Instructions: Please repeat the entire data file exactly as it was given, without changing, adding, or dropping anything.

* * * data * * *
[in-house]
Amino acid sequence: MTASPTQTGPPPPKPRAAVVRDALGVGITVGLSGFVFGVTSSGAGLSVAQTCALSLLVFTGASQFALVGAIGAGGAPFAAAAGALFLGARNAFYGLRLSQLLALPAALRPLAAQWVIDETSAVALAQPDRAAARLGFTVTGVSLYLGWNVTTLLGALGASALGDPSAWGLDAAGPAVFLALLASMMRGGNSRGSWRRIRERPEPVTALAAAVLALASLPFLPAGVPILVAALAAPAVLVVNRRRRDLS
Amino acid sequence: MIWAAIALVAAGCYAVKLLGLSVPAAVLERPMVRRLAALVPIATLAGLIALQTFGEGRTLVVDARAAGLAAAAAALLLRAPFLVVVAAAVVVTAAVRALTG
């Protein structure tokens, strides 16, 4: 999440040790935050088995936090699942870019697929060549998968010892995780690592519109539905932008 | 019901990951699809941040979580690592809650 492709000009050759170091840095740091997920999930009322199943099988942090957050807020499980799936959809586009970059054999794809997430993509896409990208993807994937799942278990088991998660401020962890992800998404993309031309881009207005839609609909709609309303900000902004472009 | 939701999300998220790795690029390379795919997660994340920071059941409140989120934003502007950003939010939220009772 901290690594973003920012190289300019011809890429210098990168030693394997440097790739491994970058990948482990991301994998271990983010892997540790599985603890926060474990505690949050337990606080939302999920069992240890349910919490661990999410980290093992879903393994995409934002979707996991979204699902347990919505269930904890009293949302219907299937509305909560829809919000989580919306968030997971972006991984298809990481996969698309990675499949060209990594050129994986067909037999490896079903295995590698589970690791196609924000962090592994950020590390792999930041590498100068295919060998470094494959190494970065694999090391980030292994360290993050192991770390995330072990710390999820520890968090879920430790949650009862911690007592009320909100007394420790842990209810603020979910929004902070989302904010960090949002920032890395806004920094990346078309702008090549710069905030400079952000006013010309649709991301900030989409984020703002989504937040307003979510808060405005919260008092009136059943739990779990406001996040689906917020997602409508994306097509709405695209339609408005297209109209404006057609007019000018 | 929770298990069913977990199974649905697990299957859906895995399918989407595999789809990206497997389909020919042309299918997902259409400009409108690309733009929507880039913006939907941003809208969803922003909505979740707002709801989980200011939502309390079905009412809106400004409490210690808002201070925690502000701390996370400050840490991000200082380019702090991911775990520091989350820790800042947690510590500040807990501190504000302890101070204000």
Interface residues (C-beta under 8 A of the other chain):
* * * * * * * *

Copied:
[in-house]
Amino acid sequence: MTASPTQTGPPPPKPRAAVVRDALGVGITVGLSGFVFGVTSSGAGLSVAQTCALSLLVFTGASQFALVGAIGAGGAPFAAAAGALFLGARNAFYGLRLSQLLALPAALRPLAAQWVIDETSAVALAQPDRAAARLGFTVTGVSLYLGWNVTTLLGALGASALGDPSAWGLDAAGPAVFLALLASMMRGGNSRGSWRRIRERPEPVTALAAAVLALASLPFLPAGVPILVAALAAPAVLVVNRRRRDLS
Amino acid sequence: MIWAAIALVAAGCYAVKLLGLSVPAAVLERPMVRRLAALVPIATLAGLIALQTFGEGRTLVVDARAAGLAAAAAALLLRAPFLVVVAAAVVVTAAVRALTG
């Protein structure tokens, strides 16, 4: 999440040790935050088995936090699942870019697929060549998968010892995780690592519109539905932008 | 019901990951699809941040979580690592809650 492709000009050759170091840095740091997920999930009322199943099988942090957050807020499980799936959809586009970059054999794809997430993509896409990208993807994937799942278990088991998660401020962890992800998404993309031309881009207005839609609909709609309303900000902004472009 | 939701999300998220790795690029390379795919997660994340920071059941409140989120934003502007950003939010939220009772 901290690594973003920012190289300019011809890429210098990168030693394997440097790739491994970058990948482990991301994998271990983010892997540790599985603890926060474990505690949050337990606080939302999920069992240890349910919490661990999410980290093992879903393994995409934002979707996991979204699902347990919505269930904890009293949302219907299937509305909560829809919000989580919306968030997971972006991984298809990481996969698309990675499949060209990594050129994986067909037999490896079903295995590698589970690791196609924000962090592994950020590390792999930041590498100068295919060998470094494959190494970065694999090391980030292994360290993050192991770390995330072990710390999820520890968090879920430790949650009862911690007592009320909100007394420790842990209810603020979910929004902070989302904010960090949002920032890395806004920094990346078309702008090549710069905030400079952000006013010309649709991301900030989409984020703002989504937040307003979510808060405005919260008092009136059943739990779990406001996040689906917020997602409508994306097509709405695209339609408005297209109209404006057609007019000018 | 929770298990069913977990199974649905697990299957859906895995399918989407595999789809990206497997389909020919042309299918997902259409400009409108690309733009929507880039913006939907941003809208969803922003909505979740707002709801989980200011939502309390079905009412809106400004409490210690808002201070925690502000701390996370400050840490991000200082380019702090991911775990520091989350820790800042947690510590500040807990501190504000302890101070204000």
Interface residues (C-beta under 8 A of the other chain):